Former Ag2r professional rider Jean-Christophe Péraud appointed by the Union Cycliste Internationale as its 'Manager of Equipment and the Fight against technological fraud'

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Jean-Christophe Péraud has been appointed by the Union Cycliste Internationale (UCI) to head up its efforts against motor doping in the professional peloton, as well as overseeing approval of equipment and clothing used in races.

Péraud was formerly a pro cyclist with French WorldTour squad Ag2r La Mondiale and has extensive qualifications and experience working in engineering in addition to his time as a rider. He retired from his pro riding career in 2016. His stand-out result was finishing in second place in the 2014 Tour de France.

Part of the 40-year-old’s job will entail the continued fight against technical fraud, including the use of hidden electric motors in bikes used in races.

Newly elected UCI president David Lappartient has previously said that he is stepping up the UCI’s hunt for motor doping, and he welcomed the appointment of Péraud.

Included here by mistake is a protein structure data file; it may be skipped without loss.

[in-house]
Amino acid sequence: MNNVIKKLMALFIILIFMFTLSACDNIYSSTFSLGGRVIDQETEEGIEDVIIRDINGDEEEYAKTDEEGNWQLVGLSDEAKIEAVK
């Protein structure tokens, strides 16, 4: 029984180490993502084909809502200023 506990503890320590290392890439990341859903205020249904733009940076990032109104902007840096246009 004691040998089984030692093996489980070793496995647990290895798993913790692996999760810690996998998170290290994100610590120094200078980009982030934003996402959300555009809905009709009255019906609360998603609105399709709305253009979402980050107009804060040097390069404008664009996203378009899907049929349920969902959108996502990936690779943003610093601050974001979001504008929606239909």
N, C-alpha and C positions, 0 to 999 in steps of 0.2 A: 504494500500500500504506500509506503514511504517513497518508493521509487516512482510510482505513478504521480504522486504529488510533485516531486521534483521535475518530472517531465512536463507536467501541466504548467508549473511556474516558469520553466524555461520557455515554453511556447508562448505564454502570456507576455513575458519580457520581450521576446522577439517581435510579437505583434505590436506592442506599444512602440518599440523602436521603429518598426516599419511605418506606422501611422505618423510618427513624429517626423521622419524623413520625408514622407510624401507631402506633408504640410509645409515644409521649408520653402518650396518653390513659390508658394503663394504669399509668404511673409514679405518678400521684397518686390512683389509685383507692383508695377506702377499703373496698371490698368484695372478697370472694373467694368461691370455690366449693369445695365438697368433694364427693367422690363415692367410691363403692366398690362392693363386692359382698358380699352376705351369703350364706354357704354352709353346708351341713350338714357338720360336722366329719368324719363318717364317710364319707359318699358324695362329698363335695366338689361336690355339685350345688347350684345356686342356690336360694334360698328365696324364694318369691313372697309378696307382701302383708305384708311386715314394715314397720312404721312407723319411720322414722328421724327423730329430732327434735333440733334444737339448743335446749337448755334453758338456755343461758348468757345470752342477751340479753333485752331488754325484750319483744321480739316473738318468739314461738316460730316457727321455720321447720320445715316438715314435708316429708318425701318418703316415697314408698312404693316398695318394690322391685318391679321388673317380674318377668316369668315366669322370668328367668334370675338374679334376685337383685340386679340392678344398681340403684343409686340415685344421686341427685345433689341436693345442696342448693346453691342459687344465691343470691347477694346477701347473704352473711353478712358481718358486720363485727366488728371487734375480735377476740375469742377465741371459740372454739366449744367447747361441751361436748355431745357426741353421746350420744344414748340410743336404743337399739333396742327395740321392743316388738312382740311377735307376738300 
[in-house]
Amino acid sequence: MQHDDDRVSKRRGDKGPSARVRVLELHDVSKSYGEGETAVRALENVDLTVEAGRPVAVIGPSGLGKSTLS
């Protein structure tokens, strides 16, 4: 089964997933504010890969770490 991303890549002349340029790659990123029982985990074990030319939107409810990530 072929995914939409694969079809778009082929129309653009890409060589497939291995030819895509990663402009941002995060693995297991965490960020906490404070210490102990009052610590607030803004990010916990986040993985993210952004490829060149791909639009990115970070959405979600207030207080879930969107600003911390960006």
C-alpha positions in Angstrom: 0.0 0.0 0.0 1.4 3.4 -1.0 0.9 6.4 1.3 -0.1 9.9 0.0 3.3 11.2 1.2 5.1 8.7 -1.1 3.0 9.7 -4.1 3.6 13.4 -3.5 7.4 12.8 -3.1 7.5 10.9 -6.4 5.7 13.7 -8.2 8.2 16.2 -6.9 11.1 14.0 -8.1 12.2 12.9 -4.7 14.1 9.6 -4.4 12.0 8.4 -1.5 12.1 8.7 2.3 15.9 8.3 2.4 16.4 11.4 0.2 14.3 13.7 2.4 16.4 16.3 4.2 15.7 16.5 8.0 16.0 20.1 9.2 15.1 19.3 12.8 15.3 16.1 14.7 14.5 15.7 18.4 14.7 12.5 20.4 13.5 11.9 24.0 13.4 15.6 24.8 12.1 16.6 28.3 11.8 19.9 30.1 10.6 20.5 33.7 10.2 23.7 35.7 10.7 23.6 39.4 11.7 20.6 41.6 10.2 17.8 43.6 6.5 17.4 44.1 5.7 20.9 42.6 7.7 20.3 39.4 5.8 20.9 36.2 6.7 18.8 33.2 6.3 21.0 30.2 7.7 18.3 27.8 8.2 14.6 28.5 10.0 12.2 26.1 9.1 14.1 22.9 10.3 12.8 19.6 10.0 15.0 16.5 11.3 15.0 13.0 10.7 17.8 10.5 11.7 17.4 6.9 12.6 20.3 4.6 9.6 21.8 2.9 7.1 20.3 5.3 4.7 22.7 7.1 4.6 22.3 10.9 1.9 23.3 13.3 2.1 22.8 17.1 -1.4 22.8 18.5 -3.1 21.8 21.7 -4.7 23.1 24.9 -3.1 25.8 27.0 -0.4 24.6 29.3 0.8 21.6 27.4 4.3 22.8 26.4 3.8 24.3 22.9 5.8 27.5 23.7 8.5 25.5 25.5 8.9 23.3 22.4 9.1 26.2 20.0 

>>> New UCI president David Lappartient to clamp down on motor doping

“Thanks to his solid academic background, his professional career and his experience as a top athlete, he is the ideal person to work, in close collaboration with the UCI Ad hoc Commission, on the modernisation of the current regulations and procedures covering equipment, in particular those concerning the fight against technological fraud,” said Lappartient.

“This problematic issue is one of my highest priorities. The credibility of sports results hangs on it. A detailed plan of action in this specific area will be revealed next January.”



Péraud commented: “Recently retired from the peloton, I wanted to continue working for the sport I love. The challenge I have been offered today fulfils my wish perfectly.

“I will invest all my energy, and all my knowledge of and expertise in both engineering and the sport of cycling into this role. The UCI already has an effective policy concerning equipment and the fight against technological fraud, but I am convinced that this can still be improved. That is what I will now be working on.”

Technical fraud, and more specifically hidden electric motors, has hit the headlines again this week after former pro Phil Gaimon alleged in his latest book that he thought that retired Swiss rider Fabian Cancellara had used a motor during some of his victories. The UCI is reportedly considering launching an investigation into the allegations.